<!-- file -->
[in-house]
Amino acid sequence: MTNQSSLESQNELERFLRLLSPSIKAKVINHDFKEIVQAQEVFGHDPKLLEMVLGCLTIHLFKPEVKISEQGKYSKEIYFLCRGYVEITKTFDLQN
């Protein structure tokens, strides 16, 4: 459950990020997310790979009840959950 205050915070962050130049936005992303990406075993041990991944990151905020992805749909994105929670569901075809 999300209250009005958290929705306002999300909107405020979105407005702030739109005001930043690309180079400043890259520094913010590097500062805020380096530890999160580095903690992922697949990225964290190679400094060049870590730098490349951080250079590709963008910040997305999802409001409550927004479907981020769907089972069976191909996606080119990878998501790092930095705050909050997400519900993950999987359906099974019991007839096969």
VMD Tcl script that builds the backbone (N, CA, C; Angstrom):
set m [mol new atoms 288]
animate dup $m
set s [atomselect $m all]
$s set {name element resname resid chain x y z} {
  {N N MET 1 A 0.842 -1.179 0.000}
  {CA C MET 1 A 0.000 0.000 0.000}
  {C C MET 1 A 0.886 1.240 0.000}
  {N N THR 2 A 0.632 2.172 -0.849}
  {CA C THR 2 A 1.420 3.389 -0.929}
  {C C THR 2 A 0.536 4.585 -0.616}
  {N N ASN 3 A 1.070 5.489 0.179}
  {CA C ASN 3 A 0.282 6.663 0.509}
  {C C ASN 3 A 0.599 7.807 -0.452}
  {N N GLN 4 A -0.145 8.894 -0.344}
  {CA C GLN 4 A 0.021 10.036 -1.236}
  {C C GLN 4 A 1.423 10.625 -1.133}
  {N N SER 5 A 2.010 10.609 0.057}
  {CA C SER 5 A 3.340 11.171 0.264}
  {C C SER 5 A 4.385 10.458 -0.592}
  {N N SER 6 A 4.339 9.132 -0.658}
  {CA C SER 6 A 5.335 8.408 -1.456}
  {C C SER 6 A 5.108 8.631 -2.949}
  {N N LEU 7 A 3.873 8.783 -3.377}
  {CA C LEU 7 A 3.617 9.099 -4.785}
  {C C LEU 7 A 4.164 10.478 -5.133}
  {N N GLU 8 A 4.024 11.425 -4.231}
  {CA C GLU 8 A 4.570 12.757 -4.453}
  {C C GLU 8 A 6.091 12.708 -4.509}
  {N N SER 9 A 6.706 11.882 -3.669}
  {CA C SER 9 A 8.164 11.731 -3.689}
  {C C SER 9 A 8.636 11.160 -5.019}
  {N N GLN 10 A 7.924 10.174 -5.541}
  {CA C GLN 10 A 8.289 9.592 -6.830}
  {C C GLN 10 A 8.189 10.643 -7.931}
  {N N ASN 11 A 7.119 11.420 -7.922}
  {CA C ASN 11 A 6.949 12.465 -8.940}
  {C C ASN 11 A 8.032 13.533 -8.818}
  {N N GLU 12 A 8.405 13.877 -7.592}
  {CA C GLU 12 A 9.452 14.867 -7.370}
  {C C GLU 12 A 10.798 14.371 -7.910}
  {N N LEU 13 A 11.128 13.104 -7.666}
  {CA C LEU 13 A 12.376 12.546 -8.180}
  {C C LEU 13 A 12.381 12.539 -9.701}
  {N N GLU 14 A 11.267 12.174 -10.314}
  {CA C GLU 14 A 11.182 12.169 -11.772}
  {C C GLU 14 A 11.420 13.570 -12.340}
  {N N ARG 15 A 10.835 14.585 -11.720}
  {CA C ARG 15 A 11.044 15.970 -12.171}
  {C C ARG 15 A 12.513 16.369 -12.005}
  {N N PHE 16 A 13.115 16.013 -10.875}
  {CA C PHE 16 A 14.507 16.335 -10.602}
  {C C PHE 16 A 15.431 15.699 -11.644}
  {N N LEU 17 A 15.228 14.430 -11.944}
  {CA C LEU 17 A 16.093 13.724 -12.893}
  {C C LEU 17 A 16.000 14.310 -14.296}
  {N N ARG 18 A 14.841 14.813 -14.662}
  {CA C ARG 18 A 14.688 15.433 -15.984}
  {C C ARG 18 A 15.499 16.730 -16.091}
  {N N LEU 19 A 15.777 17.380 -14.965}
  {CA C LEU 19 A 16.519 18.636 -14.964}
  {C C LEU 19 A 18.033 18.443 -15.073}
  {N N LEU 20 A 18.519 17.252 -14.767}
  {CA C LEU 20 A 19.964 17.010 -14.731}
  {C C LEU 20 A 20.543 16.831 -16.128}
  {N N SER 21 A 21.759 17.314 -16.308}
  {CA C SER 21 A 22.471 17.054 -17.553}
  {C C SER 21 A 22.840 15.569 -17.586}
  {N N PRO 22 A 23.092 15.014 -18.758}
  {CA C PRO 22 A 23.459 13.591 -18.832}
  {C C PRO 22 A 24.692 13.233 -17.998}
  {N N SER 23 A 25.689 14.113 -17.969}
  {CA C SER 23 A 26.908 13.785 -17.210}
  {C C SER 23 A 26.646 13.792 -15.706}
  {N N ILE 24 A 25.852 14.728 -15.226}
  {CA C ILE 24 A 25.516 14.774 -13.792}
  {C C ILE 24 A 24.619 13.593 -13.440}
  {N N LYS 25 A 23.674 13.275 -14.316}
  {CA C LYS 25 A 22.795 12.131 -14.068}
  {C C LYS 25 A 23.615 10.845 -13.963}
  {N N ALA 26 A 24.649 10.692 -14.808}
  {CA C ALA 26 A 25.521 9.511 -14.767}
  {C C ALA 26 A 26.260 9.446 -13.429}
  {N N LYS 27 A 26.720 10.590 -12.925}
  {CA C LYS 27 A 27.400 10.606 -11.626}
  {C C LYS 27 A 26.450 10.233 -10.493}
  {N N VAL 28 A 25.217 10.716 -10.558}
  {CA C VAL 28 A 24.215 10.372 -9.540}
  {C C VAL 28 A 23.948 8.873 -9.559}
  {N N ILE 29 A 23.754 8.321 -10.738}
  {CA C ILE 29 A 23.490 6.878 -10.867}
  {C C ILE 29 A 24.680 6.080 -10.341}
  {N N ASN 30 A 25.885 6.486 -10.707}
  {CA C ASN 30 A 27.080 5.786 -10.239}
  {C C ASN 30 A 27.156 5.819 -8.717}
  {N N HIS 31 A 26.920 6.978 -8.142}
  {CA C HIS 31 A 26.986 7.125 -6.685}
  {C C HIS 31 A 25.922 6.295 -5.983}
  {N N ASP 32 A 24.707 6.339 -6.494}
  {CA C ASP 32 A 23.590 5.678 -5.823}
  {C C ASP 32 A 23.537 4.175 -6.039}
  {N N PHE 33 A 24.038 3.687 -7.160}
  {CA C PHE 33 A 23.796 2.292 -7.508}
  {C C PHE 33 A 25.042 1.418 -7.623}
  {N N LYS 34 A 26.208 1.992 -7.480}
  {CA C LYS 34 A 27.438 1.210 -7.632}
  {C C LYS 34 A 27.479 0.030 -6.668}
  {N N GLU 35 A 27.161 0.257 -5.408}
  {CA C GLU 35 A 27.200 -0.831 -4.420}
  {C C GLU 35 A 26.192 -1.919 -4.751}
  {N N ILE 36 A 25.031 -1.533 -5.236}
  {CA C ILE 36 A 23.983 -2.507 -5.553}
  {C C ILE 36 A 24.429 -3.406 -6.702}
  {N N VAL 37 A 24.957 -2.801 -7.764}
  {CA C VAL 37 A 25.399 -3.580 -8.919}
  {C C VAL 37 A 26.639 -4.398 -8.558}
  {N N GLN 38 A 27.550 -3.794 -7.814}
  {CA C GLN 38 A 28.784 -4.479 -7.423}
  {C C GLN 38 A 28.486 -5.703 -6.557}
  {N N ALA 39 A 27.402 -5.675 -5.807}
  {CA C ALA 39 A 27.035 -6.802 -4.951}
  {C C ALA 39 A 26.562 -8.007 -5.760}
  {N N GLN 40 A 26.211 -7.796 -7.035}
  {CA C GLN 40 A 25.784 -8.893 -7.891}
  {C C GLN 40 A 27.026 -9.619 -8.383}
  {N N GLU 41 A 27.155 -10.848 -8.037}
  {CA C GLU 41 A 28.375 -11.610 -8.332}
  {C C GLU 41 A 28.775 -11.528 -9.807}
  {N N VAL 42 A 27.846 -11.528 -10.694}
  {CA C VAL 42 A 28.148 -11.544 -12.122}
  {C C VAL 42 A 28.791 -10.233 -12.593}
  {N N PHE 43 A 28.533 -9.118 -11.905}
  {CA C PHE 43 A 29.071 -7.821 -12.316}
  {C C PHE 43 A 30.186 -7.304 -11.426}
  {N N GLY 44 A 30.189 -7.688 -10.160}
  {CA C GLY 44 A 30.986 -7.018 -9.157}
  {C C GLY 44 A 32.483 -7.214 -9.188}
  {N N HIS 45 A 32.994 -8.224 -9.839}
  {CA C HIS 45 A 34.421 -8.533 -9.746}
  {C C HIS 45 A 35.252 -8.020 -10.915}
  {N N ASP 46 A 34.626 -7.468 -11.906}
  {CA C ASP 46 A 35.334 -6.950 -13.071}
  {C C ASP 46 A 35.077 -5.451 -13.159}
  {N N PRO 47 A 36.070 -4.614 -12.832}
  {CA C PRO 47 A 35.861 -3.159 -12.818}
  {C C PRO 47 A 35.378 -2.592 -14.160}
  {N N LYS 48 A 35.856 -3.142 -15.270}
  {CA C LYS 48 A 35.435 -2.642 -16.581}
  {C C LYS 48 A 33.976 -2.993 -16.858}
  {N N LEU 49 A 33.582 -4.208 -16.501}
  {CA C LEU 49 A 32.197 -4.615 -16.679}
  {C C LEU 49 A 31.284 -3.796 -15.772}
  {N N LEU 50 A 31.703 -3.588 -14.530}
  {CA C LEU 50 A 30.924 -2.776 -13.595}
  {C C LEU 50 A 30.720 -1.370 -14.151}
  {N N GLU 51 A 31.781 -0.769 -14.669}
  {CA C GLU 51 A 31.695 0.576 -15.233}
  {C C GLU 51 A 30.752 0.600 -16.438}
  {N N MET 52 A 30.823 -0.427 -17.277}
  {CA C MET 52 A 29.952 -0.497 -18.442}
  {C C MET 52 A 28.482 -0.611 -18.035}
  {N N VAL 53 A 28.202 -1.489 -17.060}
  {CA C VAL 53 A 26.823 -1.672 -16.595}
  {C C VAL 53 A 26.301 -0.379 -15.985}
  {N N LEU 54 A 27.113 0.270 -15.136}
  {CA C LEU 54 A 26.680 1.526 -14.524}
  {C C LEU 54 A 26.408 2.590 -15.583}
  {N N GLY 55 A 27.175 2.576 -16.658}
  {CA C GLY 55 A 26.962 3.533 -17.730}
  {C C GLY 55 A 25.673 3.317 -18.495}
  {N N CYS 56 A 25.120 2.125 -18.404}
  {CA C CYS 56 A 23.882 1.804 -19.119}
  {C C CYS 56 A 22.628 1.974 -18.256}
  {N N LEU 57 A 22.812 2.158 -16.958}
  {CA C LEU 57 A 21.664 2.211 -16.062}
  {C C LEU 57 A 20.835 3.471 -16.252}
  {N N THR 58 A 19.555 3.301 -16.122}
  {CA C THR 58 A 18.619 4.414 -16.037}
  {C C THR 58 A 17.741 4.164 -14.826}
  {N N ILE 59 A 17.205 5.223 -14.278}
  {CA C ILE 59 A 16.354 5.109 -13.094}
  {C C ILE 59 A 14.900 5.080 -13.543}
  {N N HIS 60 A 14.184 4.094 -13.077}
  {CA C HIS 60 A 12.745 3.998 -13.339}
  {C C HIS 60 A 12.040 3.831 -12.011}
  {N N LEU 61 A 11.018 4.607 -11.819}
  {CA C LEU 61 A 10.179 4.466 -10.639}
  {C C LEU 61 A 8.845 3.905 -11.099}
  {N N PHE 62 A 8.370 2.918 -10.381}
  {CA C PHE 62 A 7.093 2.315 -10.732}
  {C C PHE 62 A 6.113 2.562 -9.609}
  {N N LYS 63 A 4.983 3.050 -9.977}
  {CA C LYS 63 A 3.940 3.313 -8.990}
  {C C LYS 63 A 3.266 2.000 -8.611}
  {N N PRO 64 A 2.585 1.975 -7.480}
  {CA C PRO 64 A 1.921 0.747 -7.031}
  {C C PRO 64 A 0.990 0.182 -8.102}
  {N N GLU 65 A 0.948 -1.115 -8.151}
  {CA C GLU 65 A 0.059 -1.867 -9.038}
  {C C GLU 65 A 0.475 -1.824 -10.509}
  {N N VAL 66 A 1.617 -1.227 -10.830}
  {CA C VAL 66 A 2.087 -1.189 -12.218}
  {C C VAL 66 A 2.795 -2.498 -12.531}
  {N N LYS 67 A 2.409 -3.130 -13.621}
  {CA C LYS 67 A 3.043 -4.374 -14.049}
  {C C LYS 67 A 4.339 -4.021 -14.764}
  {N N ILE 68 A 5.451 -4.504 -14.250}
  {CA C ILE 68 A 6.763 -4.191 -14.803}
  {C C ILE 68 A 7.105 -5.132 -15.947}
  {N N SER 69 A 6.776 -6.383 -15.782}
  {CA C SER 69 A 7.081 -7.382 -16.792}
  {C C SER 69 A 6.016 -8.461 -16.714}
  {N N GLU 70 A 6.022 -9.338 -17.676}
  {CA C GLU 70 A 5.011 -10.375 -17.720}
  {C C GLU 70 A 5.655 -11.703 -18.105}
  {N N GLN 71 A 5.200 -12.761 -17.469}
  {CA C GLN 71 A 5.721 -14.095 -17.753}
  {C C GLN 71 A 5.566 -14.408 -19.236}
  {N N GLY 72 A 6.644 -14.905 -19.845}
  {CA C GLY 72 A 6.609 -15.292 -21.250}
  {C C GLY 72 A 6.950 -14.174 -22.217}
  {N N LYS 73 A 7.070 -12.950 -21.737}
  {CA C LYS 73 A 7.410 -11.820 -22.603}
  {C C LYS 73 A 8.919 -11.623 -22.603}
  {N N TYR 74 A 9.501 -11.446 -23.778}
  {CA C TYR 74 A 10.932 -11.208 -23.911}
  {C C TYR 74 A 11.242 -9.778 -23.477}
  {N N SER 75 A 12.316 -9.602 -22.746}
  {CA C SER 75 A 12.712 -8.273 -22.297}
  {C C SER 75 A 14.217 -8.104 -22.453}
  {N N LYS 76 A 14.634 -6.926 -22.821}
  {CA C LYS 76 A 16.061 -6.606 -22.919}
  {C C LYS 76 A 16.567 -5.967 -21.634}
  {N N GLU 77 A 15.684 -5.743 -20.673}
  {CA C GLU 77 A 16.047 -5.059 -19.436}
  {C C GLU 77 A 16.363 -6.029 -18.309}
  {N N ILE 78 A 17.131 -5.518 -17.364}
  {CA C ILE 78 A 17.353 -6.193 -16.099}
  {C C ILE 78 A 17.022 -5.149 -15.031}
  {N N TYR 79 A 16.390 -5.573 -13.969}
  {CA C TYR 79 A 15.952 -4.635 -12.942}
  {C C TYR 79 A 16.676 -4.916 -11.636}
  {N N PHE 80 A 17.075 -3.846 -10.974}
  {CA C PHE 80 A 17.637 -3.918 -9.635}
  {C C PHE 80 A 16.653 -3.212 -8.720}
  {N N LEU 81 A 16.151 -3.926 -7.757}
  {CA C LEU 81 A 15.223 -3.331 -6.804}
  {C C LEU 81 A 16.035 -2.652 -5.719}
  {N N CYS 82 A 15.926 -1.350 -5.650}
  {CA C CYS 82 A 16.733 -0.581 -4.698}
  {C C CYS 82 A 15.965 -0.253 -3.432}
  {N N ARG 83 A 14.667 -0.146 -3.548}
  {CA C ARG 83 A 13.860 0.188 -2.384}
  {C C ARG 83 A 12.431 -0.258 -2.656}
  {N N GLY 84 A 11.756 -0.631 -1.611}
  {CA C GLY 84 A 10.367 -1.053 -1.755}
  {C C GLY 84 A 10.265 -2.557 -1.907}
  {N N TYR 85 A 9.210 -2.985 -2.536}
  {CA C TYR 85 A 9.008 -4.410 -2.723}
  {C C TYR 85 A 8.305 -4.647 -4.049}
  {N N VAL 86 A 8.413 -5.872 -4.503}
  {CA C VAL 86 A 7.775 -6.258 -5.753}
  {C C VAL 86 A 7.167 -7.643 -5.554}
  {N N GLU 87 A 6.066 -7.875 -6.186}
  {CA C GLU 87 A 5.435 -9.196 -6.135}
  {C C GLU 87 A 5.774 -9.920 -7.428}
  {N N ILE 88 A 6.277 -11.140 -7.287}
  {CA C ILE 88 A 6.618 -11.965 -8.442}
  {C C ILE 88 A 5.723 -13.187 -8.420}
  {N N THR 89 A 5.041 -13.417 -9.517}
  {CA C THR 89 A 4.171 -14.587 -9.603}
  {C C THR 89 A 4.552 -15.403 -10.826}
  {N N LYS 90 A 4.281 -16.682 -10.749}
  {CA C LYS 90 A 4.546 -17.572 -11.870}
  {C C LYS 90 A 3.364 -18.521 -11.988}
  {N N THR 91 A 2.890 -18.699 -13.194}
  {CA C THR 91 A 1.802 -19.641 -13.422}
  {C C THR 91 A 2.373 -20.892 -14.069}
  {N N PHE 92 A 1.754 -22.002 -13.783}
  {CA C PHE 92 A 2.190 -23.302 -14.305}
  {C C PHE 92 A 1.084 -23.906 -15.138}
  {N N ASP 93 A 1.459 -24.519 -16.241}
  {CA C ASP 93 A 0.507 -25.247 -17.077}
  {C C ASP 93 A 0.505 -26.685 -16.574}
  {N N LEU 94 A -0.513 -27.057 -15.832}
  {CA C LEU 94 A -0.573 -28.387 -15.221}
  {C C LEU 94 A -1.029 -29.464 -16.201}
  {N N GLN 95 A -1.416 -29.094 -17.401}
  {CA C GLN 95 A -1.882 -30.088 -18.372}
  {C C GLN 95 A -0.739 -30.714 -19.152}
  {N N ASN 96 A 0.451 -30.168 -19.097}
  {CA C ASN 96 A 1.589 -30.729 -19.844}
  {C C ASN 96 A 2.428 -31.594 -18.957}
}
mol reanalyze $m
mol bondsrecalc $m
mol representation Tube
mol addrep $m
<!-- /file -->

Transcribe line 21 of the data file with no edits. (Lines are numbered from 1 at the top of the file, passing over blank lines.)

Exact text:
  {N N SER 5 A 2.010 10.609 0.057}